In modern times, most deities had chosen one of two places to reside, at least before the current crisis had forced the divine back into the sunlight. Some lived among humanity, spending time with the people who had once worshipped them and their descendants, trying to do what they could to help without attracting too much unwanted attention. Others had retreated to the realms that were beyond human reach, removing themselves entirely from the world and its affairs so that they could spend time with other immortals. Athena had been part of the former group, and while she had hated how it had happened – exile from Olympus had been a miserable experience – she had long ago decided that if she’d been given the choice, a chance to do what little good in the world she still could would be the option she would have chosen.
Chernobog, it seemed, had chosen a third option. He still lived on Earth, but had taken over one of the tiny, desolate islands that dotted the arctic circle. The Sergey Kirov Islands were north of Russia and part of that country’s holdings in the arctic circles, but this particular island – Isachenko Island – was only part of Russia as far as cartographers and governments were concerned. In reality, no mortals lived on this island, nor was there one of the polar or wildlife research stations that dotted these islands. Not even the Russian military had use for placing an installment here. It was barren and cold, part of the world but untouched by modernity.
In other words, it was the perfect place for a god to withdraw without completely leaving the Core world.
As Athena stepped onto the island, she was reminded most of Graham island, where the final battle with Enki had taken place. It was colder here, and ice covered a greater portion of the ground than that battlefield, but aside from that, the island was bitterly cold and a mixture of grey and white, swept by winds that cut to the bone. The primary difference was the thick bank of mist that blanketed much of the island, a mixture of fog and snow being pulled from the ground by the churning winds.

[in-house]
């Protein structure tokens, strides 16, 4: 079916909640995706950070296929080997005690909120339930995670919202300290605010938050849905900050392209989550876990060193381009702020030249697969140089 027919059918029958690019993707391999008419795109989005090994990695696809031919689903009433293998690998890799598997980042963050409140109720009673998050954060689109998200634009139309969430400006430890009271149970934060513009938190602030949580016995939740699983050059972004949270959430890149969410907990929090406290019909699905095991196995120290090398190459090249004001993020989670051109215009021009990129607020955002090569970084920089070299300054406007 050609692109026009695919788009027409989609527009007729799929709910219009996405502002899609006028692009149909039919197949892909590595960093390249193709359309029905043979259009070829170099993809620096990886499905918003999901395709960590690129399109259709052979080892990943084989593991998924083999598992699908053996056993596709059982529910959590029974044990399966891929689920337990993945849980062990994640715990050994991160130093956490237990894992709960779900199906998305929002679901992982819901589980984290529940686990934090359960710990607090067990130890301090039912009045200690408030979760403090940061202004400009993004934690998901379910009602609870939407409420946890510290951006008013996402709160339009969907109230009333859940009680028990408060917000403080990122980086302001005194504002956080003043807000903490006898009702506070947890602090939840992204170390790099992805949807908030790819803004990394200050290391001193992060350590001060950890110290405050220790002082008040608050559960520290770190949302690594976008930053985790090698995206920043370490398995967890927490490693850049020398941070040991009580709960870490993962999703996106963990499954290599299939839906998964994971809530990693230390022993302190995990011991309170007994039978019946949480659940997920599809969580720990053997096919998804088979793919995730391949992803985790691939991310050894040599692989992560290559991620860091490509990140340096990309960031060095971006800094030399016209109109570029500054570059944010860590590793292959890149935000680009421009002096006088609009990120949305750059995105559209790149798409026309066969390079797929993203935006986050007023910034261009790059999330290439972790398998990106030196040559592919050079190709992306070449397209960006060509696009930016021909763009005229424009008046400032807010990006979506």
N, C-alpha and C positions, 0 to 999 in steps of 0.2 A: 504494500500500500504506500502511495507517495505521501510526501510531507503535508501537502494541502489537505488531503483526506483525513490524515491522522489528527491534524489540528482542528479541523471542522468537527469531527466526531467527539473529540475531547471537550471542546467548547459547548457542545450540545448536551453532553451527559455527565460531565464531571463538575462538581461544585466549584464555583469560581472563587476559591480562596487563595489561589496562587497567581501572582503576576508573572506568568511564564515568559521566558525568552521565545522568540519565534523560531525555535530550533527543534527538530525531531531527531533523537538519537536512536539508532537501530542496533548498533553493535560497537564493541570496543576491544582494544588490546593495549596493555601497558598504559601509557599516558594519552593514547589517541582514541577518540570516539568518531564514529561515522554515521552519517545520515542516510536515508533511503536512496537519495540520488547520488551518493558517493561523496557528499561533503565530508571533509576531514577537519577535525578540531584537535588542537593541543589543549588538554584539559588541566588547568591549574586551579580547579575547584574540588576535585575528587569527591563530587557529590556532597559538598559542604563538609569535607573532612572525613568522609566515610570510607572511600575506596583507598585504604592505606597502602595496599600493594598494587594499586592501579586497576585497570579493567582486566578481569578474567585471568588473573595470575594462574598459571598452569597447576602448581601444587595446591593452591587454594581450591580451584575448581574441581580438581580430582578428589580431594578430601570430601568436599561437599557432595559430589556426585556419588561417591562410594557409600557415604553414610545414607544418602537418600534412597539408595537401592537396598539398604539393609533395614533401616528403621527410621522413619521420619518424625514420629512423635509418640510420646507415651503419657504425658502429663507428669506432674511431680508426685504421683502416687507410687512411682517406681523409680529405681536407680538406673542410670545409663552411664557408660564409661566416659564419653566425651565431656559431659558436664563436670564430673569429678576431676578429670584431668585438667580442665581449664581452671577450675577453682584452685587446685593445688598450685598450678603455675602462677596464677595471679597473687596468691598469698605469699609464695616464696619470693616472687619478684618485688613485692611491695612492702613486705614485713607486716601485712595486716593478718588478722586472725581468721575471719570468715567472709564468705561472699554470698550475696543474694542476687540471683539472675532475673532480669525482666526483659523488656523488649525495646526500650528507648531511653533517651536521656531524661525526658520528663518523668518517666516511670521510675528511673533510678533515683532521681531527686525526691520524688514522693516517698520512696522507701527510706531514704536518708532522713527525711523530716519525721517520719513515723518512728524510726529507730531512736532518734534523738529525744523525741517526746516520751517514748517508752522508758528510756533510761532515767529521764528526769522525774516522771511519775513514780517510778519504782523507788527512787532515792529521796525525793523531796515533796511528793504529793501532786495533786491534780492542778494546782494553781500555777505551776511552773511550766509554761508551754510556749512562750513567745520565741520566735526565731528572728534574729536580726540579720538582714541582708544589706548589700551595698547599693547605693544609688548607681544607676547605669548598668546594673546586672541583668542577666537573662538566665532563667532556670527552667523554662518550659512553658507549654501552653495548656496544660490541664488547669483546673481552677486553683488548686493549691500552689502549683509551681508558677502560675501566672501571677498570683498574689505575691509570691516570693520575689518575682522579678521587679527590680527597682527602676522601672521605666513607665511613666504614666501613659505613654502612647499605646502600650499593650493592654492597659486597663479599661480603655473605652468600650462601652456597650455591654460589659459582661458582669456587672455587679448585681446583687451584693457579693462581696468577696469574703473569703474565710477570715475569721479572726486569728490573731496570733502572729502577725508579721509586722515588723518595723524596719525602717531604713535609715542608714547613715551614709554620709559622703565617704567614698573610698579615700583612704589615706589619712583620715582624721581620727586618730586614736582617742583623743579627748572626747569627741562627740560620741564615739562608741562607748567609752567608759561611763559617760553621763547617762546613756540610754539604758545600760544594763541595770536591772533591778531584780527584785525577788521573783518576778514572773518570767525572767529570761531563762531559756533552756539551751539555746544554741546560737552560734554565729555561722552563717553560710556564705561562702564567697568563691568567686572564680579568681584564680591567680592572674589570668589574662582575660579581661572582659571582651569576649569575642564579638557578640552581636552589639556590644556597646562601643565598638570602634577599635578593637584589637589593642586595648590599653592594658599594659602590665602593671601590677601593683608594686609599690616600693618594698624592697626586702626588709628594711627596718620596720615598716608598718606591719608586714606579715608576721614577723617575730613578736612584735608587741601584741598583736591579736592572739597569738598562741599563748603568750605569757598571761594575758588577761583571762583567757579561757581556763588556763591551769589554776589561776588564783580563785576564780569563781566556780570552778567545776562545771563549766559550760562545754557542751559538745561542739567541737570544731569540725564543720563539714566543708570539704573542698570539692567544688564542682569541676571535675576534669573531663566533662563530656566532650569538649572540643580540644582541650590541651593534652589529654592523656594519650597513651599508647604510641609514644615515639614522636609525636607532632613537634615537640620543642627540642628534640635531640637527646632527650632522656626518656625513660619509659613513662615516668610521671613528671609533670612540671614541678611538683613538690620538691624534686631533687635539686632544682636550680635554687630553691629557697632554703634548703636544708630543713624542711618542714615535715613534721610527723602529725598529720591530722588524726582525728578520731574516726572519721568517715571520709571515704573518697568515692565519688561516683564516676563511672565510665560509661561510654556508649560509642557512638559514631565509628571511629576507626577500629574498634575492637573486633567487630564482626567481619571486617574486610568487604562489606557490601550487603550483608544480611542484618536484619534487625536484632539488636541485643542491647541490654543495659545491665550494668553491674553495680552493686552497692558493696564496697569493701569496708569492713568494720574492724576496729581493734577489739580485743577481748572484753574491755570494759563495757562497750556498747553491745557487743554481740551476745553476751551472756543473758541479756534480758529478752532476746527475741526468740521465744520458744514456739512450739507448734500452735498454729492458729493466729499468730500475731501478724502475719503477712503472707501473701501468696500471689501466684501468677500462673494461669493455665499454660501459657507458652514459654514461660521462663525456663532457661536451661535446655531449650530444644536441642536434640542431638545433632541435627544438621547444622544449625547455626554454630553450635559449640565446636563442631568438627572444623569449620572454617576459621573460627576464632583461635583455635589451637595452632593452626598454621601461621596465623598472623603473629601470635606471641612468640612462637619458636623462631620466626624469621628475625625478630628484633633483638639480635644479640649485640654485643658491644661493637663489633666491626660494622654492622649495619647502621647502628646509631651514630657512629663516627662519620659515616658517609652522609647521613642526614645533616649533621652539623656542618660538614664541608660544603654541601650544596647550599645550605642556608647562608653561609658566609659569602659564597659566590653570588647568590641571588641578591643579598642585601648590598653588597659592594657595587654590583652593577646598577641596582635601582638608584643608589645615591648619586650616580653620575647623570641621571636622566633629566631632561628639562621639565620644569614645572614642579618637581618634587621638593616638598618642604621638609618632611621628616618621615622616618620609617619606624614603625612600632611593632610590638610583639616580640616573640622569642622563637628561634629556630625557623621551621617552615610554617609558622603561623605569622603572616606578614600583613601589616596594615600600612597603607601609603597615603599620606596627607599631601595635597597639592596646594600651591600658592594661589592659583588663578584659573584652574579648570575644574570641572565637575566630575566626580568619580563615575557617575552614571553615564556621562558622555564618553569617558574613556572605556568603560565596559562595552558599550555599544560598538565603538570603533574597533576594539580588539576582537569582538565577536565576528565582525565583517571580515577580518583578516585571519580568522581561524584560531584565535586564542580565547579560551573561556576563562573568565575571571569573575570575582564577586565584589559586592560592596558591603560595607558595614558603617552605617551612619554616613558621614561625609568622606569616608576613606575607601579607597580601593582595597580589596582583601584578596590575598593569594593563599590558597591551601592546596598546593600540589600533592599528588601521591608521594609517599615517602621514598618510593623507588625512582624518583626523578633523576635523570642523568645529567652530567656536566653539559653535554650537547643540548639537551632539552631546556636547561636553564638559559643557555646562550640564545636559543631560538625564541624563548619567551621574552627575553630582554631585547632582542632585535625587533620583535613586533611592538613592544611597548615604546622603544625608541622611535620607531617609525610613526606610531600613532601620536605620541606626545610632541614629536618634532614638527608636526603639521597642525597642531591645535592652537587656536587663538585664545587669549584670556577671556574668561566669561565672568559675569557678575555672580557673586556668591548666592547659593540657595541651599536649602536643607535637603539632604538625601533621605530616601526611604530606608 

“Are you sure this is the right place?” Athena asked.
Artemis nodded. “You know the bog. They love their atmosphere.”
Athena thought of the fact that Olympus was a realm built on an impossible mountain that seemed to literally look down on Earth and was about to point out that hypocrisy to Artemis when the wind began to die down. The snow and ice pulled into the air settled to the ground, and the fog parted like a curtain. First Athena saw what looked like a great ice sheet that had been cracked with countless tiny fractures. As the fog cleared further, those fractures revealed themselves to be bas reliefs, and the ice sheet was revealed to be a wall, stretching up hundreds of feet into the air. There were creatures moving atop the wall, ones Athena couldn’t quite make out, but their twisted forms revealed that whatever they were, human was not the answer.
It seemed Chernobog’s self-imposed exile wasn’t as complete as Athena had thought. The bog, the deities of the Kievan rus before the coming of Christianity had branded them as demons or saints and sent them into withdrawal as had happened across much of Europe, hadn’t forgotten that Chernobog was not the satanic analogue scholars had portrayed him as, and he still held court here.